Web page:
Another theme is the cloud atlas itself. Zachry ends his tale with “Only Sonmi the east an’ the west an’ the compass an’ the atlas, yay, only the atlas o’ the clouds” 308. Frobisher critiques Ewing’s journal for being too neatly structured (like Benito Cereno, but also Hawthorne’s birthmark theme?), but he doubts his own ‘gimmicky’ “Cloud Atlas Sextet.” Luisa Rey receives the letters, but the novel she appears in is fictional in the world of Timothy Cavendish. His narration, later made into a film, is an actual film when Sonmi sees it. Finally, Zachry believes in Sonmi as a god, but his son watches her on the recovered orison and doesn’t understand her language – she is just “beaut’some, and she ‘mazes the littl’ uns an’ her murmin’s babbybie our babbits. Sit down a beat or two. Hold out your hands” 309. (A ‘babbit’ is an unthinking middle-class man, as in the title of Sinclair Lewis’ 1922 novel, the same year as Ulysses). This central “ending” questions the whole enterprise of narrative – it is both a force so powerful that it leads us to bind all these lives together, and something so fragile that time can erase its legibility completely.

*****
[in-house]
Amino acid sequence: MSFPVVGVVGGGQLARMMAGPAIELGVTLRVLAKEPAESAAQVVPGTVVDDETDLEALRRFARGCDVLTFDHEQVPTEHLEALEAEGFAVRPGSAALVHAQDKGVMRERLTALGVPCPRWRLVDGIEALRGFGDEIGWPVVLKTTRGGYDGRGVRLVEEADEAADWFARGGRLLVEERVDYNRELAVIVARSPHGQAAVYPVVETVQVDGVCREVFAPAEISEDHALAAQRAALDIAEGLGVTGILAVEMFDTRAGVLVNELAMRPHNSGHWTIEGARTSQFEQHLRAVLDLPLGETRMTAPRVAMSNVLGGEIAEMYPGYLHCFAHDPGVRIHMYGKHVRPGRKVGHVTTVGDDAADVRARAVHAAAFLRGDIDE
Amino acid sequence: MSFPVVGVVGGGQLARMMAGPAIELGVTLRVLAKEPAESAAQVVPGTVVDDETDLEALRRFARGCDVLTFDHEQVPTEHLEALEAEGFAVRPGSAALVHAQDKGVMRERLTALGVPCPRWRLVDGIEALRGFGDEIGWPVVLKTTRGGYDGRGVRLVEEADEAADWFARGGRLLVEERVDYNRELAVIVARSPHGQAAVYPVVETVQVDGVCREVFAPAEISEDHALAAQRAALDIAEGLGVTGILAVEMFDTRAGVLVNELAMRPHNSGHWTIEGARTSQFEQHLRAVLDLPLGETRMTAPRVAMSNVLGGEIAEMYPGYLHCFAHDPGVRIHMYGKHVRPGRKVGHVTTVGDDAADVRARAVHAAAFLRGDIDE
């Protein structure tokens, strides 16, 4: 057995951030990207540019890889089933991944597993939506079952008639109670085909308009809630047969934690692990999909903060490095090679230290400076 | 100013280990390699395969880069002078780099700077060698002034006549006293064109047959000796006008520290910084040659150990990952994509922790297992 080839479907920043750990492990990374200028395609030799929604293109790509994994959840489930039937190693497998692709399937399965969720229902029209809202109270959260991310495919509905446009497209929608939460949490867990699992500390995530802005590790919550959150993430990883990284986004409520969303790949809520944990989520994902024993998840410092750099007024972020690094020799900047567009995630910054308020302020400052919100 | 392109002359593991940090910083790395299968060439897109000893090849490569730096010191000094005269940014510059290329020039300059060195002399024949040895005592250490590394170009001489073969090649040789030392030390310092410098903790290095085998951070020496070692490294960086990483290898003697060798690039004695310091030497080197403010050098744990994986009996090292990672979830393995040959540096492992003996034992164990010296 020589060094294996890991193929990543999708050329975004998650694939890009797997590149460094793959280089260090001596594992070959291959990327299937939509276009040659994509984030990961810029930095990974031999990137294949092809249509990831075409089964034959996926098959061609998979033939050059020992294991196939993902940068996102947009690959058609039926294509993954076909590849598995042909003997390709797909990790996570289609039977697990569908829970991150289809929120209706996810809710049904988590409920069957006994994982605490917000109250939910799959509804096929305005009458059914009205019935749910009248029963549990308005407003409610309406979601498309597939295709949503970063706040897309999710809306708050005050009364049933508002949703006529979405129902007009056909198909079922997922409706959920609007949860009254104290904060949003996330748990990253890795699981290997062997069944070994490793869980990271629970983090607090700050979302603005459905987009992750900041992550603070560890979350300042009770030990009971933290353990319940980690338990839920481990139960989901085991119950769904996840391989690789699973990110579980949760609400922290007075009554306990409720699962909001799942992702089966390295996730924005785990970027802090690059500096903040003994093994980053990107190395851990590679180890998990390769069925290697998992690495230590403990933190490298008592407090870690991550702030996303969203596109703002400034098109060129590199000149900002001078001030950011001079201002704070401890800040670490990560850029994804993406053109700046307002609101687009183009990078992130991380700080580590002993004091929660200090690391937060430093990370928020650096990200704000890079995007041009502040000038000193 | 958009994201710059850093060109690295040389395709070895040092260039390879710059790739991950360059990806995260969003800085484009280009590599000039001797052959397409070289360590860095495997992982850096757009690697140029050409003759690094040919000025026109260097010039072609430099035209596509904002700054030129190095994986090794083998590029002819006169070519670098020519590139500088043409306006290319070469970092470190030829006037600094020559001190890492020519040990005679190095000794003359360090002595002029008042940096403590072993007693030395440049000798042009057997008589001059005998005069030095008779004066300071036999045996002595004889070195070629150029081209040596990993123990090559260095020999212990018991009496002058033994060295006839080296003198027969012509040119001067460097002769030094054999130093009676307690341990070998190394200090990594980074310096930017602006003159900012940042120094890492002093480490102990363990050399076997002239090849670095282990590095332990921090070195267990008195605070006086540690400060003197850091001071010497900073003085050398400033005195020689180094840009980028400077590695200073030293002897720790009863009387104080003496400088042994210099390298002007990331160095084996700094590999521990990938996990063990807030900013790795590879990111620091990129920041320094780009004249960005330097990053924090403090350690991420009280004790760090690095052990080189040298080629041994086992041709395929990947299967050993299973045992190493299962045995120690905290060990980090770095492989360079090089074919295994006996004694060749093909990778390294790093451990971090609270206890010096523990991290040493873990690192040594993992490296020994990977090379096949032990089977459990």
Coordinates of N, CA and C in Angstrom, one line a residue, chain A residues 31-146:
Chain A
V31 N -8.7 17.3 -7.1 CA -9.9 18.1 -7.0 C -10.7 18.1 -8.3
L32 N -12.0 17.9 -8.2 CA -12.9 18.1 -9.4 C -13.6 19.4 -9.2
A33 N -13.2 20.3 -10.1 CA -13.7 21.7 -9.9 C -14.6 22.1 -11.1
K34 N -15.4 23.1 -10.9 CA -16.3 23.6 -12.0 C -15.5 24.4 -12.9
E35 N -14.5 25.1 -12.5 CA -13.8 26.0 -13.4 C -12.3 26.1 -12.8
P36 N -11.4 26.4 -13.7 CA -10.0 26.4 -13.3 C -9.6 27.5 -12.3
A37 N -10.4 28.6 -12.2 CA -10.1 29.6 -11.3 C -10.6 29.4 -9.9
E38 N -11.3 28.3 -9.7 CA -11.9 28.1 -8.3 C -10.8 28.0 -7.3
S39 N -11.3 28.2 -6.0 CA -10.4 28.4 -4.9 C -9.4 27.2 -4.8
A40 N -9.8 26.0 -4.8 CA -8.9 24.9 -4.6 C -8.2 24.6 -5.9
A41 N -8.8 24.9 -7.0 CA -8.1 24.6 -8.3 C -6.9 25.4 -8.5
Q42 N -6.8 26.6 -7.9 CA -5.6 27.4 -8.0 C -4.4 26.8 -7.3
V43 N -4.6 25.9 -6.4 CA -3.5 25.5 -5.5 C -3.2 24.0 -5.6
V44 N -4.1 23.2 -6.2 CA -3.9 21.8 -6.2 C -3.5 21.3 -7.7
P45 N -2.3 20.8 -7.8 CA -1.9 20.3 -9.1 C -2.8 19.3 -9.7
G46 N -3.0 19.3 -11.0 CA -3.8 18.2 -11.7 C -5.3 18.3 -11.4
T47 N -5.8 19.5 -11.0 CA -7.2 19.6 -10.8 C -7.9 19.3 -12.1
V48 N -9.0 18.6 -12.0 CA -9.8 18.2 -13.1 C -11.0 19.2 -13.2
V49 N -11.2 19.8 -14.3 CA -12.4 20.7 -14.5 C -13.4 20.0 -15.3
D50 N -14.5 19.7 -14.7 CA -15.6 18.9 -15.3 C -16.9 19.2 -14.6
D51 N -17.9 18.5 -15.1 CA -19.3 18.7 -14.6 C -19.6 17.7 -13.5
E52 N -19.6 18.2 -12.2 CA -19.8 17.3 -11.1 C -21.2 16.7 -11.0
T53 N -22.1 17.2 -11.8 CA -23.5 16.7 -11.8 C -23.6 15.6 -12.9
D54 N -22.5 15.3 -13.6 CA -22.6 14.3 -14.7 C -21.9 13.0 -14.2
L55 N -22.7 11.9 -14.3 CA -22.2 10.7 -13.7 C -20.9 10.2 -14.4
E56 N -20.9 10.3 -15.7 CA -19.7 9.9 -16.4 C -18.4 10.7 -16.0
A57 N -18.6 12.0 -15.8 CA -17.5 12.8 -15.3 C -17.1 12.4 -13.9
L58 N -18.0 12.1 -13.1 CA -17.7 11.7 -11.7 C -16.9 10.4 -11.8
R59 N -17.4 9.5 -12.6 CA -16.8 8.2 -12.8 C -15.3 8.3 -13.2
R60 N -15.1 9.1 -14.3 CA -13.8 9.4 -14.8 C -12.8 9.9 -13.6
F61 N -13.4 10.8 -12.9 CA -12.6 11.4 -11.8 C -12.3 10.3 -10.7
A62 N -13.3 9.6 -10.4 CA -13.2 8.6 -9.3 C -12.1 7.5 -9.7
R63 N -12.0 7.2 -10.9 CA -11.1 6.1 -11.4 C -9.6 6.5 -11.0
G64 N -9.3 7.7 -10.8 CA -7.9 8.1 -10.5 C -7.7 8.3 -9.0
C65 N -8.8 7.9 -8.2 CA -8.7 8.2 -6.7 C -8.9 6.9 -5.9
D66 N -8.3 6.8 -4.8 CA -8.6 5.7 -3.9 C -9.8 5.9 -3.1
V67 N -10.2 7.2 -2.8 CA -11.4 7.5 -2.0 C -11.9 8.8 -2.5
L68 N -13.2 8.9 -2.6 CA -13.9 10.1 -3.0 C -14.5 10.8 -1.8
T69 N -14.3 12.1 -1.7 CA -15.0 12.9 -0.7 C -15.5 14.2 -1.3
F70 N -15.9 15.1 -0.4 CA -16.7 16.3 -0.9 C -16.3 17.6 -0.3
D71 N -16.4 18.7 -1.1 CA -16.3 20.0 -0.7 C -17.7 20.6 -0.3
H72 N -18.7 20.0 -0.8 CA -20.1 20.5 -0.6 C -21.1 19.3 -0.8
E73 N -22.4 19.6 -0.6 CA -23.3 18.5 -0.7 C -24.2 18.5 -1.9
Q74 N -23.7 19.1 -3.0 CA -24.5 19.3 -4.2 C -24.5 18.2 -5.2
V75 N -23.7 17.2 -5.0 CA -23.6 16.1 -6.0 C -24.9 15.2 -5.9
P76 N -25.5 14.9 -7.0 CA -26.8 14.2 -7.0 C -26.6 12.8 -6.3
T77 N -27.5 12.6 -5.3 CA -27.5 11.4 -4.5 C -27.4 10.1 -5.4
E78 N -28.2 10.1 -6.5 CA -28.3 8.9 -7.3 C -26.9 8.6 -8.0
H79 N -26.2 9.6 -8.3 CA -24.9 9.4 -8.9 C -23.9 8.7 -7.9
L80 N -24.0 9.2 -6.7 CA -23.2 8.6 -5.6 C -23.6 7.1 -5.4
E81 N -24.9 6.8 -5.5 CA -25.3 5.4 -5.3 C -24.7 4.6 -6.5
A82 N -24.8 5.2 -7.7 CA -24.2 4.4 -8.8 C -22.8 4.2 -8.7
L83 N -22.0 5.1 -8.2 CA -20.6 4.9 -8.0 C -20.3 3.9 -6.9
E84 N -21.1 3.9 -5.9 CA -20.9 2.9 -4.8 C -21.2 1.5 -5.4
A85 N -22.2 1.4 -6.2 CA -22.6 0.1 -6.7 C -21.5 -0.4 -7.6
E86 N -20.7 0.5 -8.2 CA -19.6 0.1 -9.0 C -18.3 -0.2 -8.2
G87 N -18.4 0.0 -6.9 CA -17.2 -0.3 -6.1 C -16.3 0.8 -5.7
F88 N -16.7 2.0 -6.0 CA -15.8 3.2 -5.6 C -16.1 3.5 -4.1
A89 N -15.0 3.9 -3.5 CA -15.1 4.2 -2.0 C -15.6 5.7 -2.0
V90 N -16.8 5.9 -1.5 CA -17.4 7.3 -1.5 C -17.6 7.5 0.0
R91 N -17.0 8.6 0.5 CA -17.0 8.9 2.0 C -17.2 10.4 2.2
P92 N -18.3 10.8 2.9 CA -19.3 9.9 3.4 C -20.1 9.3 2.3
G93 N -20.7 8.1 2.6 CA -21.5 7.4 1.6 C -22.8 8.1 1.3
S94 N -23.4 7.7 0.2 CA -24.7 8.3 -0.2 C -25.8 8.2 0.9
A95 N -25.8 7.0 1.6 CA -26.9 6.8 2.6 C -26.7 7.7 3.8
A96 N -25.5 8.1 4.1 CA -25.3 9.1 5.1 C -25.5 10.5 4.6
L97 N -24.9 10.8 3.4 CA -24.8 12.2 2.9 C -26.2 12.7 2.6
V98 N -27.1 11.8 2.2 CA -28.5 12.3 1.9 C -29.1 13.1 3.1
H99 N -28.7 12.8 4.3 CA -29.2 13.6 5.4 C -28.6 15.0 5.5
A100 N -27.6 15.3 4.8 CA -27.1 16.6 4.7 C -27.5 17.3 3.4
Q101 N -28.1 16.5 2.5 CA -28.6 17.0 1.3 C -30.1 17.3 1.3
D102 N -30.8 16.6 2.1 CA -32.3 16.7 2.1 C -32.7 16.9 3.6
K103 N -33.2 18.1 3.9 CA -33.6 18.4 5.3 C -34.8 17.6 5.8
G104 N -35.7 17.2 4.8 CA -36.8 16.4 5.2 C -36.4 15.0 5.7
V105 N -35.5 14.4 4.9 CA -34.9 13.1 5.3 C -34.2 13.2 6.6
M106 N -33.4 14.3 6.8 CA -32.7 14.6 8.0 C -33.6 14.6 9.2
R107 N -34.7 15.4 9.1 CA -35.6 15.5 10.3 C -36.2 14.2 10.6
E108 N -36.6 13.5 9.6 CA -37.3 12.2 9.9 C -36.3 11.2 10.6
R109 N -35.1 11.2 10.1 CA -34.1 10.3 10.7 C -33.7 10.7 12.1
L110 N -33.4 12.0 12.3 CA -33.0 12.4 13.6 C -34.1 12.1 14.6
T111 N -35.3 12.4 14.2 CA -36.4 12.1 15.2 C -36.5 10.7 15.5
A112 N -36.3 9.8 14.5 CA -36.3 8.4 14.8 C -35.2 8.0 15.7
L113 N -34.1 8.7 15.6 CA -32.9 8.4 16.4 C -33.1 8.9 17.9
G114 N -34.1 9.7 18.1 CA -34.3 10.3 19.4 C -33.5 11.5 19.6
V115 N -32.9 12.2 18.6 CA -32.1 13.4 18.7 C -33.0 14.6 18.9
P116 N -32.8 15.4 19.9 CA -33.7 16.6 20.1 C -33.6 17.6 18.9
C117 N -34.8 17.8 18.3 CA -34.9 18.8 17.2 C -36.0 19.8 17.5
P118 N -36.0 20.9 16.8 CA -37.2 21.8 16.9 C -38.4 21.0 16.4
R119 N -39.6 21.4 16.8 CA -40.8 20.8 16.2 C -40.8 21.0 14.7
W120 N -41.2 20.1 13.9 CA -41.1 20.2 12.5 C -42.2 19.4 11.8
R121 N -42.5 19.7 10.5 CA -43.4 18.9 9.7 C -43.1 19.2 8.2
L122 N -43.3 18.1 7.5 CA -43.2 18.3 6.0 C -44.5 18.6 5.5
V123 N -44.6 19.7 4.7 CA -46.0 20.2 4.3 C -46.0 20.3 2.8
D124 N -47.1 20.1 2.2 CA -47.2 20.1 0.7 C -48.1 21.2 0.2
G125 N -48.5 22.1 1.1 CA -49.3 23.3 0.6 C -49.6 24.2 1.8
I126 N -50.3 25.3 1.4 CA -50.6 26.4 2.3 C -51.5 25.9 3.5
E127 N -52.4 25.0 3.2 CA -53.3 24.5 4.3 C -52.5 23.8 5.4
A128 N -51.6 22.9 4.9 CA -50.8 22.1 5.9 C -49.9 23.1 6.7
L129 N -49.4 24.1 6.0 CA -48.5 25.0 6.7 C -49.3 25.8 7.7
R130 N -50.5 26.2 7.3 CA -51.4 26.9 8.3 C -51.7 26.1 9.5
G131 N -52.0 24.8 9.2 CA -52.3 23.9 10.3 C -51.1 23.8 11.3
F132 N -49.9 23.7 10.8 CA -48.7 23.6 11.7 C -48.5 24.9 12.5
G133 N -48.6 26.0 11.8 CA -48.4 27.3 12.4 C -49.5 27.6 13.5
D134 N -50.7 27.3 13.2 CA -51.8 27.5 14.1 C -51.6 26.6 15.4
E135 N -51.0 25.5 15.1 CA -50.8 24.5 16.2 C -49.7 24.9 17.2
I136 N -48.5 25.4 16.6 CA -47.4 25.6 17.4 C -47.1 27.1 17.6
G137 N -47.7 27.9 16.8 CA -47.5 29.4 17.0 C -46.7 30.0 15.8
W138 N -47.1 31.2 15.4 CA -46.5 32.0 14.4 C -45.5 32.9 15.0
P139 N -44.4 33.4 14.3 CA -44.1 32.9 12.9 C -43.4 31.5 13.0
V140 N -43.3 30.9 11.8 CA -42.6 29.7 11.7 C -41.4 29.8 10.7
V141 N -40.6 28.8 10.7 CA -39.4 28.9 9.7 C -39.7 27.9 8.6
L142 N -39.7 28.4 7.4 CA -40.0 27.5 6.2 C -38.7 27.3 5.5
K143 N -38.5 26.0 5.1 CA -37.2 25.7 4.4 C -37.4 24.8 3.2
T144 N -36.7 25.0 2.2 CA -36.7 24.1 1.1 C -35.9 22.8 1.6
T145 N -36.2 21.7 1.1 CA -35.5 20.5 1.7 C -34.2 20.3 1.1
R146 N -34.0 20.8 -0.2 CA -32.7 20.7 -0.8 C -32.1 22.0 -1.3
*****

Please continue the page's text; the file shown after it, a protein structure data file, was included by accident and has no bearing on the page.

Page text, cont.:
The structure of Cloud Atlas:

1: Pacific Journal of Adam Ewing (1849 – American in Pacific Islands) – journal
2: Letters from Zedelghem (1931 – Englishman in Belgium) – epistolary
3: Half Lives: The First Luisa Rey Mystery (1975- American in LA) – detective novel
4: The Ghastly Ordeal of Timothy Cavendish (2000 – Englishman in UK) – film script
5: An Orison of Sonmi-451 (2200? – clone in Korea) – interview
6: Sloosha’s Crossin’ An’ Ev’rythin’ After (post-apocalyptic – islanders in Maui) – oral story
5: An Orison of Sonmi-451 – Zachry’s tribe worships Sonmi; Zachry’s son’s children watch her orison.
4: The Ghastly Ordeal of Timothy Cavendish – Sonmi watches archived film version
3: Half Lives: The First Luisa Rey Mystery – Timothy Cavendish reads and critiques novel
2: Letters from Zedelghem – Sixsmith keeps them and Luisa Rey finds them
1: Pacific Journal of Adam Ewing – Frobisher finds in Ayrs’ library and figures out Henry’s plan (Melville)

Shoshanna Felman, “What Does A Woman Want?”

1993

Felman wonders whether feminists can reclaim Freud’s famous question in a letter to Marie Bonaparte: “What does a woman want?” The question is always male – a bemusement in the face of women’s resistance to their place in patriarchy, but can it be reclaimed? If so, what are its affordances? In examining the male texts of Balzac and Freud, Felman sees a common fascination with female resistance – to be appropriated, interpreted, or recognized.